HomeHealth and WellnessNRL To Enforce ‘Strongest Possible’ Penalties For Racial Abuse

NRL To Enforce ‘Strongest Possible’ Penalties For Racial Abuse

NRL To Enforce ‘Strongest Possible’ Penalties For Racial Abuse

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RL acting chief executive, Andrew Abdo, announced the NRL is conducting an investigation into a group of spectators that were removed from Central Coast Stadium for allegedly yelling racist comments at Penrith Panthers Indigenous player, Brent Naden.

Abdo said the NRL will enforce the “strongest possible” penalties on the spectators if the investigation proves the racial abuse.

“If the allegations are proven to be of a racial nature or vilification nature or of a bullying nature, we’ll take the strongest possible action the game can take against those individuals,” Abdo said.

“Things like this don’t happen that often but they should never happen.

“When they do happen, we have to act decisively.

“We have to act in a unified and strong way, and that’s what we intend to do.

“It’s important for us to know that all our players feel supported, that everyone in the game, whether they’re fans or players, feel supported, and that we uphold the standards that are important to us as a rugby league community.

“We’ll complete the investigation and we’ll take whatever action we deem necessary to make sure that those fans who are proven to act in this way are not able to attend our games going forward.

“There was a large group of people involved, so we will need to look at all the available evidence and then we’ll base the determination on what was said and what can be proven.

“But we’ve proven in the past, and we’ve acted similarly in the past, that we will take strong action and that may include excluding fans for a long period of time,” he said.

The alleged abuse was pointed out by Naden during the game, with a Penrith official indicating the spectators allegedly followed him near the halfway line and continued abuse after Naden alerted team trainer, Hayden Knowles.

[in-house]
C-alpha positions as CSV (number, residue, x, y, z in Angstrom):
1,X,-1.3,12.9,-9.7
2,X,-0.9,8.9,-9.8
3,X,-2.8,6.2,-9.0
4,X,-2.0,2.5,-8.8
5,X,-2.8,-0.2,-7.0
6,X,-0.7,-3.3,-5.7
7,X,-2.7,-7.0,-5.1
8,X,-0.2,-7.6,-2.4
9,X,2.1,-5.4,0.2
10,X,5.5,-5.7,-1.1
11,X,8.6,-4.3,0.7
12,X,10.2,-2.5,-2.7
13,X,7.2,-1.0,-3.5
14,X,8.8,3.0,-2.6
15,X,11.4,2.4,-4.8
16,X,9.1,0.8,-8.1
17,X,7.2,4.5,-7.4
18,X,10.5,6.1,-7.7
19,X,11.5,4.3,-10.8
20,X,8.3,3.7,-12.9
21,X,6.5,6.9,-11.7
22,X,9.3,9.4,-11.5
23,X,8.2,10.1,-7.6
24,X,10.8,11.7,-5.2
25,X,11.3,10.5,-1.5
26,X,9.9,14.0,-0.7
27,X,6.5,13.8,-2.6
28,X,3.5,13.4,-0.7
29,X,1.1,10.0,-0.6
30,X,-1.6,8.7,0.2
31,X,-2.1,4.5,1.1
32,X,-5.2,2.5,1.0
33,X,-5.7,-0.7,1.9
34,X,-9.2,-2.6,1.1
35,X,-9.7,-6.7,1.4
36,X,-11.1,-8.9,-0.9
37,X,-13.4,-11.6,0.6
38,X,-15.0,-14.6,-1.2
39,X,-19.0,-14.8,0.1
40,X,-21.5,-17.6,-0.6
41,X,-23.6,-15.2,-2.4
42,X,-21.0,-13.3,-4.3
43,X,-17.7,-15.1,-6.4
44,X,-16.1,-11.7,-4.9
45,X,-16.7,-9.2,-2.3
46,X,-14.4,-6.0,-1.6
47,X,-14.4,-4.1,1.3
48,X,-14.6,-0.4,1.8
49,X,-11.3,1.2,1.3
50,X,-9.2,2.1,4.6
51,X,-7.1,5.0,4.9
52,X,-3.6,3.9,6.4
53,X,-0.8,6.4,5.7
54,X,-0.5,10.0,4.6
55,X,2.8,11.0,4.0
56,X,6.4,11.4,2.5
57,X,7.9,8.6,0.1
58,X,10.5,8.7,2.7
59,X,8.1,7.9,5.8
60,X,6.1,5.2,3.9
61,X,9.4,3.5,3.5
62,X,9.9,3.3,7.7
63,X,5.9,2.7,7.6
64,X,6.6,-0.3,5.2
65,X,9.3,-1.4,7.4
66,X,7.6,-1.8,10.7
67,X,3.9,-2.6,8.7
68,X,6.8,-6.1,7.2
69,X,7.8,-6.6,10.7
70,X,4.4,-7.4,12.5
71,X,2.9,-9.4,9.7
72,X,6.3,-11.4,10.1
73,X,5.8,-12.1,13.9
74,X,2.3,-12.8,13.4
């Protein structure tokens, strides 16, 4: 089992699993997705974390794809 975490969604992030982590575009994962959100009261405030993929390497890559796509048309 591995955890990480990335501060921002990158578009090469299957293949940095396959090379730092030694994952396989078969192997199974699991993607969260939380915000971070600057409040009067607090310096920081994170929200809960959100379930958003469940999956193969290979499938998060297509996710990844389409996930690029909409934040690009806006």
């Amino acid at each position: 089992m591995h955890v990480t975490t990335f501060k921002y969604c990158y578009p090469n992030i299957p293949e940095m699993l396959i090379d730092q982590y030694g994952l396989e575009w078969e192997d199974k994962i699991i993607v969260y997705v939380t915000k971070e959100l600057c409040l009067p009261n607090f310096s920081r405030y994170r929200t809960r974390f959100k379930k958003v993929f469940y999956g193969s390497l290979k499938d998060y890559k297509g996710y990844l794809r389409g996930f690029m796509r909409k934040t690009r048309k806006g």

Panthers coach, Ivan Cleary, said he appreciates the NRL’s efforts to support Naden.

“Brent, he’s OK. He said that it’s not the first time he’s heard that in his life but I think in this form it has been,” Cleary said.

“So he certainly took offence to it at the time but he’s OK now.

“It’s one of those situations I guess where you can only react to how you feel at the time.

“Whatever was said, and I don’t know exactly what was said, definitely affected him.

“He even said he didn’t expect it to affect him.

“He was a bit surprised he was affected by that,” he said.

“He (Naden) obviously has the support of his team but more importantly he has the support of the entire rugby league community,” Abdo said.

“I think the response following this incident shows just how we feel about matters like this and I think he appreciates that.

“But he’s a human being and I’m sure he feels rattled.

“He knows that there are different ways in which we can support him through this, and our investigative team has been working with him.

“What we’ll have to do is work incident by incident and eradicate people whose values we don’t stand for,” he said.

Abdo said the investigation will use video, audio, and eyewitness accounts as evidence to review before reaching a decision, saying the NRL is still working to establish the identities and whereabouts of the alleged offenders.

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